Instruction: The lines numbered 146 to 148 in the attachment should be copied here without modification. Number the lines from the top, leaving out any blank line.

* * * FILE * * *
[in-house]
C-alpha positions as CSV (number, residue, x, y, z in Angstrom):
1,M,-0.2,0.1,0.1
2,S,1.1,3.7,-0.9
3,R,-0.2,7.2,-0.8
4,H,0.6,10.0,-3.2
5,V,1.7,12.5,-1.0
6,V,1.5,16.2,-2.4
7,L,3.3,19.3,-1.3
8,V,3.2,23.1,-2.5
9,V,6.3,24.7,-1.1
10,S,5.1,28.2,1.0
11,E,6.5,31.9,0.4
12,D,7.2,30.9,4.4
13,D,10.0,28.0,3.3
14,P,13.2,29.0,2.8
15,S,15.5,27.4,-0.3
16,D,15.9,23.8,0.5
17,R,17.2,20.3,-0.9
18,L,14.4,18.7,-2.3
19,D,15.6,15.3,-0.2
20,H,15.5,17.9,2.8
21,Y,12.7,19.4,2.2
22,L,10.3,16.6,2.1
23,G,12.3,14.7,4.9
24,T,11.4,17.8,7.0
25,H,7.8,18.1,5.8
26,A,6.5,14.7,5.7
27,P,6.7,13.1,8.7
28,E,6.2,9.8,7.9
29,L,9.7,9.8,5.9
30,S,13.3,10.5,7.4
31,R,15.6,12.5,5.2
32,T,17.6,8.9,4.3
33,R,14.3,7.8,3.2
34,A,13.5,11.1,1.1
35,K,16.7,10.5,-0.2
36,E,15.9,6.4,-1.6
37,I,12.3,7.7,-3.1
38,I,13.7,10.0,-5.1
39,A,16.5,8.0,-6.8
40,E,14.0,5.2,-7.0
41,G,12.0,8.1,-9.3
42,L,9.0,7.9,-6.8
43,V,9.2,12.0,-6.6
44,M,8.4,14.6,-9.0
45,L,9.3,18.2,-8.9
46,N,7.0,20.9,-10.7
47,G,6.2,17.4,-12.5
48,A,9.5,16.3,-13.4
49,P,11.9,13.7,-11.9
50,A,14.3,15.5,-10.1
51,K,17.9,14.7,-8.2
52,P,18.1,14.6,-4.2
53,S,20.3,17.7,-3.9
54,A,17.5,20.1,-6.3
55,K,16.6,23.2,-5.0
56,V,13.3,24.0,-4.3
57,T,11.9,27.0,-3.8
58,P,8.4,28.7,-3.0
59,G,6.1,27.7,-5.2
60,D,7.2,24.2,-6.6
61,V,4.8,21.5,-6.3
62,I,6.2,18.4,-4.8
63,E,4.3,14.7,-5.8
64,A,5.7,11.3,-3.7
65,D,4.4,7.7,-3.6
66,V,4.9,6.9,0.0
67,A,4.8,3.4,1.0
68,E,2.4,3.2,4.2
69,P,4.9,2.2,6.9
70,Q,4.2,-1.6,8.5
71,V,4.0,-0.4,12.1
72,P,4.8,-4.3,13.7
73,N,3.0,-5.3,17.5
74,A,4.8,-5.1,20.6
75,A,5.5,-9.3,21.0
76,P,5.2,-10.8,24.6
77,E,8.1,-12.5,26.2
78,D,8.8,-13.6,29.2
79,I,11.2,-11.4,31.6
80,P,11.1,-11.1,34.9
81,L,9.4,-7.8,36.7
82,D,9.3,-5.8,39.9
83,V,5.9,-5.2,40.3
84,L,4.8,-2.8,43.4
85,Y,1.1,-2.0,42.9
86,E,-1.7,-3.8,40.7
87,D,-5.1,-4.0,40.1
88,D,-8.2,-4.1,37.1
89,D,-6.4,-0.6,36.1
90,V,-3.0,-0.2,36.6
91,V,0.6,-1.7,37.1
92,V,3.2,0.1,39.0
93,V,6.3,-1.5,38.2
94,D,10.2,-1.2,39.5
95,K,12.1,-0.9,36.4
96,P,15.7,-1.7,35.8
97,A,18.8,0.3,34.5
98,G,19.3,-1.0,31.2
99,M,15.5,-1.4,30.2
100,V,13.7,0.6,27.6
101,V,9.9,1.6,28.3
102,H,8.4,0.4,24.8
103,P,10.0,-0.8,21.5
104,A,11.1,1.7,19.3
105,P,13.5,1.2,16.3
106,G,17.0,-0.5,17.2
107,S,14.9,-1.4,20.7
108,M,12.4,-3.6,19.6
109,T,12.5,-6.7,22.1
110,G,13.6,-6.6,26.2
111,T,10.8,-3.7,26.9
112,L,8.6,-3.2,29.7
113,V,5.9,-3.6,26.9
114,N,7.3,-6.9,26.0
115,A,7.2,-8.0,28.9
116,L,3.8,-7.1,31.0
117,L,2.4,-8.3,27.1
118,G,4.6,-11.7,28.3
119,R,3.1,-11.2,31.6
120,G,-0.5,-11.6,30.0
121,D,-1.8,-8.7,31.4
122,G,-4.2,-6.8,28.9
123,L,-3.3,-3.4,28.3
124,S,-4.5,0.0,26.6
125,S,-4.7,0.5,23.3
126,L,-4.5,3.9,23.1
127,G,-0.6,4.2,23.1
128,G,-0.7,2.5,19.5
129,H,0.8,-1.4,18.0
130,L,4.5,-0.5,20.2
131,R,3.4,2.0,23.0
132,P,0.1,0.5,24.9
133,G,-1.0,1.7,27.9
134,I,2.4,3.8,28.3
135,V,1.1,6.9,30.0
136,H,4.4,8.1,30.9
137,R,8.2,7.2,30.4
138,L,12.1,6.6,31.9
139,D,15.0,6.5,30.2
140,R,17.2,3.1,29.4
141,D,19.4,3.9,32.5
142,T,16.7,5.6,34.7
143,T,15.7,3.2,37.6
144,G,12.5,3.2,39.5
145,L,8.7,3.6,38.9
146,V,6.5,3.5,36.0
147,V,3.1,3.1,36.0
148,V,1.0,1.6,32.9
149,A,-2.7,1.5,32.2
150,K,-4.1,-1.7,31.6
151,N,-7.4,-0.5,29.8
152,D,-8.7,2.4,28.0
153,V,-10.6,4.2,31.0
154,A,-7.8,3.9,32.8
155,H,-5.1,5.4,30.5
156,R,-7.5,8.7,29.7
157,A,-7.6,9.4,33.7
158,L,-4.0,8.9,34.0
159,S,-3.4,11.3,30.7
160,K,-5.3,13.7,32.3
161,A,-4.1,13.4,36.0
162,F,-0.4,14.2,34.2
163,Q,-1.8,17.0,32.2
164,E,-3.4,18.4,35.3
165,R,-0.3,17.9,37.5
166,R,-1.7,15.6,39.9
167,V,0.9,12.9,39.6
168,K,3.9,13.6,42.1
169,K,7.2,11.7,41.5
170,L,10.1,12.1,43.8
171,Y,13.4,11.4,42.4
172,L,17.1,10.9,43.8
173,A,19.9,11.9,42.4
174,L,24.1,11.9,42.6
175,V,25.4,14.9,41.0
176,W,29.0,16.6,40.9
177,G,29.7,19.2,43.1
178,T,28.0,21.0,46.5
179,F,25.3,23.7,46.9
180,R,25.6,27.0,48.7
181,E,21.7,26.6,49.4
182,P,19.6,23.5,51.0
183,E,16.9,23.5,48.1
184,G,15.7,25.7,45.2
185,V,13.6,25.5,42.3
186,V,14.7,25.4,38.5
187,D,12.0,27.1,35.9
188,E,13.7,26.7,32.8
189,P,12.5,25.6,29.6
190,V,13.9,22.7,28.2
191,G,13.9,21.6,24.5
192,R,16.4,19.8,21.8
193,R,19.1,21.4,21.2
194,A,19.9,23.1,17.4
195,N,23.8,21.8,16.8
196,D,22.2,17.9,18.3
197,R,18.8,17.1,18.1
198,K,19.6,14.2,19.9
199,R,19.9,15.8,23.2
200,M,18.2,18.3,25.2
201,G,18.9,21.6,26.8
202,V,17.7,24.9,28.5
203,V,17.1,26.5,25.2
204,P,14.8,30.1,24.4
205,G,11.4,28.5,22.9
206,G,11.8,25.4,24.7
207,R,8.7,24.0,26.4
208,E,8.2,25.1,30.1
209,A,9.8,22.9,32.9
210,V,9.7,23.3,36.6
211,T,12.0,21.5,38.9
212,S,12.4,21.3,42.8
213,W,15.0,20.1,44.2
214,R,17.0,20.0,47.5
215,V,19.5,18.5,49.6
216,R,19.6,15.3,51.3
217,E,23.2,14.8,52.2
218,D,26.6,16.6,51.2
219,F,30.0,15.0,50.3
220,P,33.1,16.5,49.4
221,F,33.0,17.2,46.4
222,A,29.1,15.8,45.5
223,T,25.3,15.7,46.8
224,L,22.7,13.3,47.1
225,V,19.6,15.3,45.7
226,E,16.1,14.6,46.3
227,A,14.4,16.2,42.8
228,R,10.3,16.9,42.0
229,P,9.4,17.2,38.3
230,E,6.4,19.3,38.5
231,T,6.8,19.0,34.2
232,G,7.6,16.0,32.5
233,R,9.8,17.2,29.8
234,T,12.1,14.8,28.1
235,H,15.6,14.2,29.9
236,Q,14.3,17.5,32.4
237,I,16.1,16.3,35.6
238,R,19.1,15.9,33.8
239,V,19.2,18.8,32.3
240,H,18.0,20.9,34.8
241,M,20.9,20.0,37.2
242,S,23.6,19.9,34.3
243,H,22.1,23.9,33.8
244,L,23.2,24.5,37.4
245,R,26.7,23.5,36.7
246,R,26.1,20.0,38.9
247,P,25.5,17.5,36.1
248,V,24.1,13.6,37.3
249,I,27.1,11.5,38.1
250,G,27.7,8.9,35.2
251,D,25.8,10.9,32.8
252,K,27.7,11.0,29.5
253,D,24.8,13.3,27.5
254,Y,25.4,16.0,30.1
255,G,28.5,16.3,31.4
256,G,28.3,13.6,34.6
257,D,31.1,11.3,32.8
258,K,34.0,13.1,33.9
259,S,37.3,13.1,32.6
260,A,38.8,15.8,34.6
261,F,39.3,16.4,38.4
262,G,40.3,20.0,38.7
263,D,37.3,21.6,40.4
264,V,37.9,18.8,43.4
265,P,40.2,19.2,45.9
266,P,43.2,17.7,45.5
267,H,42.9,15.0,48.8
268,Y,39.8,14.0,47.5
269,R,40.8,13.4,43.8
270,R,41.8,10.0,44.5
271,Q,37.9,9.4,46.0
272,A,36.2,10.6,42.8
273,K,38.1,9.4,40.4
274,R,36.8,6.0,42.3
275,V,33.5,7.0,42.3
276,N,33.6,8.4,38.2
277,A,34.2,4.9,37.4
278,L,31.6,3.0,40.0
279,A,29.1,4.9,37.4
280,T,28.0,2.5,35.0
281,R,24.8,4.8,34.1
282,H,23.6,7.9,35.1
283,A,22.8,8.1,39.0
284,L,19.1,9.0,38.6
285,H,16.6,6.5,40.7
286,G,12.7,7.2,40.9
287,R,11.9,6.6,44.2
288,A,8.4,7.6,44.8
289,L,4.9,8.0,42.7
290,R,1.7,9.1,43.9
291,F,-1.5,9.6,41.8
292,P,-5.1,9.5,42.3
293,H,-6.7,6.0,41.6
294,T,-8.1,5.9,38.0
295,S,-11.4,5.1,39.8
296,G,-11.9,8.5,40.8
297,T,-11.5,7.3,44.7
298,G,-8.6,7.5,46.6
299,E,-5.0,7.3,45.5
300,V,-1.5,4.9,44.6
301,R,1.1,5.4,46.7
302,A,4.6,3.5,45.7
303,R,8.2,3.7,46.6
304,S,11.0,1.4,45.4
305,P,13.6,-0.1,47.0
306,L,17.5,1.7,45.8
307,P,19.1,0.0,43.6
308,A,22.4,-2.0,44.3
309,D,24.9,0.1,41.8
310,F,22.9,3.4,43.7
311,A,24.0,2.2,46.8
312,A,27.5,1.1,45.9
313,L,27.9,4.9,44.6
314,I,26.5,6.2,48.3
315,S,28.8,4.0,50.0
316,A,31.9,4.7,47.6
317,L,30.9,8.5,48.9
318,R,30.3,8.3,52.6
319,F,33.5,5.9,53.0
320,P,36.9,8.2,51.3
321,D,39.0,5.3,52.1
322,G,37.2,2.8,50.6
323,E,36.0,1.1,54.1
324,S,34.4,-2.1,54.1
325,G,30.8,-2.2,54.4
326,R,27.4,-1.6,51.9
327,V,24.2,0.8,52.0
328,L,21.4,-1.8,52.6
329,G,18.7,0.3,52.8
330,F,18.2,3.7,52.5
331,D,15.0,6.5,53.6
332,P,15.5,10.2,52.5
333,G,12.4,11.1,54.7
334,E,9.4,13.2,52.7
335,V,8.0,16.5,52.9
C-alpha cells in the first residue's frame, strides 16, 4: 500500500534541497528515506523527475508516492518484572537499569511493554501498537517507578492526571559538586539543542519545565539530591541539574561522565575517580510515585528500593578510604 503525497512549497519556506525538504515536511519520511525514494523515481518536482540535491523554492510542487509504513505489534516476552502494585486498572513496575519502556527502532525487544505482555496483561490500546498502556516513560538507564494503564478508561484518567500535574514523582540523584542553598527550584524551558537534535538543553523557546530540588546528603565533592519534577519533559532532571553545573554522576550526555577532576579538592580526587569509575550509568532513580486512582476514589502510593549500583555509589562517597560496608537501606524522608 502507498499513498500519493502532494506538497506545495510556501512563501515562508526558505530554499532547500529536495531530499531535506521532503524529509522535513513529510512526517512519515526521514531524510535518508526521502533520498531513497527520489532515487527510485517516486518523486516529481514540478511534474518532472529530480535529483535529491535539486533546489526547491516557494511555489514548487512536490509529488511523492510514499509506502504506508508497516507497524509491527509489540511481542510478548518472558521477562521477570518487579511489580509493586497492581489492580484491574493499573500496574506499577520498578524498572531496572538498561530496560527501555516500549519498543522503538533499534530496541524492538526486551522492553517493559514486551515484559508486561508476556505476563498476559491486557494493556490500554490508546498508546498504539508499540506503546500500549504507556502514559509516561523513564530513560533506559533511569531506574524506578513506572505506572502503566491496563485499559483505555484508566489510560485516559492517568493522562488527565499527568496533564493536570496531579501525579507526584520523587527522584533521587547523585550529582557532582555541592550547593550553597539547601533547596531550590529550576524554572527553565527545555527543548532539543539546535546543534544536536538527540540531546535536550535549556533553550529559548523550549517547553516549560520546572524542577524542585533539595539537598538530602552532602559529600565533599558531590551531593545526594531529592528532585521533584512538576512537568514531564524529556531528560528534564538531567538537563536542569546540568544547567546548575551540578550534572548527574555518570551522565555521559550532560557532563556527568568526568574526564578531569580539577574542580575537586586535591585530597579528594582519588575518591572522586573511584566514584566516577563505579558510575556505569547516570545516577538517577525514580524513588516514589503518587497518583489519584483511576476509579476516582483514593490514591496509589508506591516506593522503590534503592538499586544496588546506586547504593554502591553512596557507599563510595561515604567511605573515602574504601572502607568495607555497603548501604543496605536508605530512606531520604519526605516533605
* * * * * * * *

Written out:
144,G,12.5,3.2,39.5
145,L,8.7,3.6,38.9
146,V,6.5,3.5,36.0